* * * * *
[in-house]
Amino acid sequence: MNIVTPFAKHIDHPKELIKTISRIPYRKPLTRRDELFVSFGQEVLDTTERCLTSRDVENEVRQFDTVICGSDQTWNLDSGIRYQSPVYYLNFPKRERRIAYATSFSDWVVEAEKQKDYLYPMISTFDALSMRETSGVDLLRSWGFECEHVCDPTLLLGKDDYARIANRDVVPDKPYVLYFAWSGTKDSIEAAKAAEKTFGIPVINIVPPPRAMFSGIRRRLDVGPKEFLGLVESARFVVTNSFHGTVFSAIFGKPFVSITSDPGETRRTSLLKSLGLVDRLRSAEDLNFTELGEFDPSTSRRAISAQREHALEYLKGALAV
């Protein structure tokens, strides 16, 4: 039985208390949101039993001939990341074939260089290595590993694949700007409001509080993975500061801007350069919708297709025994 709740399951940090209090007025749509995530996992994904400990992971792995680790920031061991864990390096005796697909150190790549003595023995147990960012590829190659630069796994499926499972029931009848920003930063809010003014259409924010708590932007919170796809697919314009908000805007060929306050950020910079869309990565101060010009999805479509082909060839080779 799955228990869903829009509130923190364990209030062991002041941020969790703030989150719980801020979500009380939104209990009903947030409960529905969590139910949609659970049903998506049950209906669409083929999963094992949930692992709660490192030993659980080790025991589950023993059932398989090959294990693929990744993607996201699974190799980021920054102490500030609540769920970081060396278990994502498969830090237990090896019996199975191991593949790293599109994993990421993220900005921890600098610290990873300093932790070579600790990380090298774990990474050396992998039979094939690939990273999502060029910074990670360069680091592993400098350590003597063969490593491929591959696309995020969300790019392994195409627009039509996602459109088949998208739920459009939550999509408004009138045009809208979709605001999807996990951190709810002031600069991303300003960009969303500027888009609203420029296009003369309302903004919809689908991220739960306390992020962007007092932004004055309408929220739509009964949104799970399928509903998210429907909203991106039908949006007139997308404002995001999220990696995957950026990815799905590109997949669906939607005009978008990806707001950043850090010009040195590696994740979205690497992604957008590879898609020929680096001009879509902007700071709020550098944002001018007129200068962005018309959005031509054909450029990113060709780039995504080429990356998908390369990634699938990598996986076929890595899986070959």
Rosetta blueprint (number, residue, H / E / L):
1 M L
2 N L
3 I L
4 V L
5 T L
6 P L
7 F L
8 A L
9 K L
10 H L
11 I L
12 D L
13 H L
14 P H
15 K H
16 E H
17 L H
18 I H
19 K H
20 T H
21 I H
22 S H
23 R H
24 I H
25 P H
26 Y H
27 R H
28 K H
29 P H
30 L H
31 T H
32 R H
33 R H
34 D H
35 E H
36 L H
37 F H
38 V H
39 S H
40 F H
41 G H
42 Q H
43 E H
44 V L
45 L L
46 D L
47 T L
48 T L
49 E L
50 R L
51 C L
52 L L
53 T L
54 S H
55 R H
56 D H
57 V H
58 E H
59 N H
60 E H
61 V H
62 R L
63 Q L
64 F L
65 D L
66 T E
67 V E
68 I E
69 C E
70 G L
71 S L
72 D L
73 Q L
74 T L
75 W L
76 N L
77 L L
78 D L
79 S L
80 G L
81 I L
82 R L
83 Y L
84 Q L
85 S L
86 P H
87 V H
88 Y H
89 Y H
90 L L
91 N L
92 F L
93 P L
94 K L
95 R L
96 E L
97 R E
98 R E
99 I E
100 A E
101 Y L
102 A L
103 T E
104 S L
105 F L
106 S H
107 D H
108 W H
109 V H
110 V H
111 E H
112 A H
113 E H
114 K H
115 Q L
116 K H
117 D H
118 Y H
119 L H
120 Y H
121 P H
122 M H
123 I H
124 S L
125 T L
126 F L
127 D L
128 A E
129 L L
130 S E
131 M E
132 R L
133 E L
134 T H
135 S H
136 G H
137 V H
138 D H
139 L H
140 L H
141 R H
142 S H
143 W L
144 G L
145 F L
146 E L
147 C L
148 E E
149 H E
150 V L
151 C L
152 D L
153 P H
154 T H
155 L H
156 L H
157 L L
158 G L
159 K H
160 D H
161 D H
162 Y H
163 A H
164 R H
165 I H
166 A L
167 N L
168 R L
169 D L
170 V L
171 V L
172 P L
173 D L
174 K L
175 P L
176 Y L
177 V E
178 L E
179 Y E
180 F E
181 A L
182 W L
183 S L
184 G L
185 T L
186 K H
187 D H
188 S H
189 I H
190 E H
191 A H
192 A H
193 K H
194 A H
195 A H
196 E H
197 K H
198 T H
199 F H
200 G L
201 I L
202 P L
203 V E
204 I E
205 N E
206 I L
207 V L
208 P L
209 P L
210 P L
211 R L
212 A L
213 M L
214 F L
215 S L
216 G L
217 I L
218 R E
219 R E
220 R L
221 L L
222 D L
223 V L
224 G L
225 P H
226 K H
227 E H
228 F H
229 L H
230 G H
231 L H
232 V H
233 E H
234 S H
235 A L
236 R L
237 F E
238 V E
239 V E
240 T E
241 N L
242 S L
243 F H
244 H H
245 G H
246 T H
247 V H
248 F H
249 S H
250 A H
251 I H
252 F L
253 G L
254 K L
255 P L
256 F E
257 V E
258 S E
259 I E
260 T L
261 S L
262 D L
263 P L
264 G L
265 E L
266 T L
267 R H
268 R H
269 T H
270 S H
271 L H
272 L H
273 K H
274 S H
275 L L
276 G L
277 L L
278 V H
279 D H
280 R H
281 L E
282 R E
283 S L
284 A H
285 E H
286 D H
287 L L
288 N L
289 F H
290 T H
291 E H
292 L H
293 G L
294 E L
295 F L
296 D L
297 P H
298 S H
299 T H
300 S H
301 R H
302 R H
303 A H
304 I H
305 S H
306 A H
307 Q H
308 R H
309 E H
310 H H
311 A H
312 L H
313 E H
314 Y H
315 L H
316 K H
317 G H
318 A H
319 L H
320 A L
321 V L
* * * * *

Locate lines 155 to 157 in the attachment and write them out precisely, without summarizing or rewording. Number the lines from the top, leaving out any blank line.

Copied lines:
151 C L
152 D L
153 P H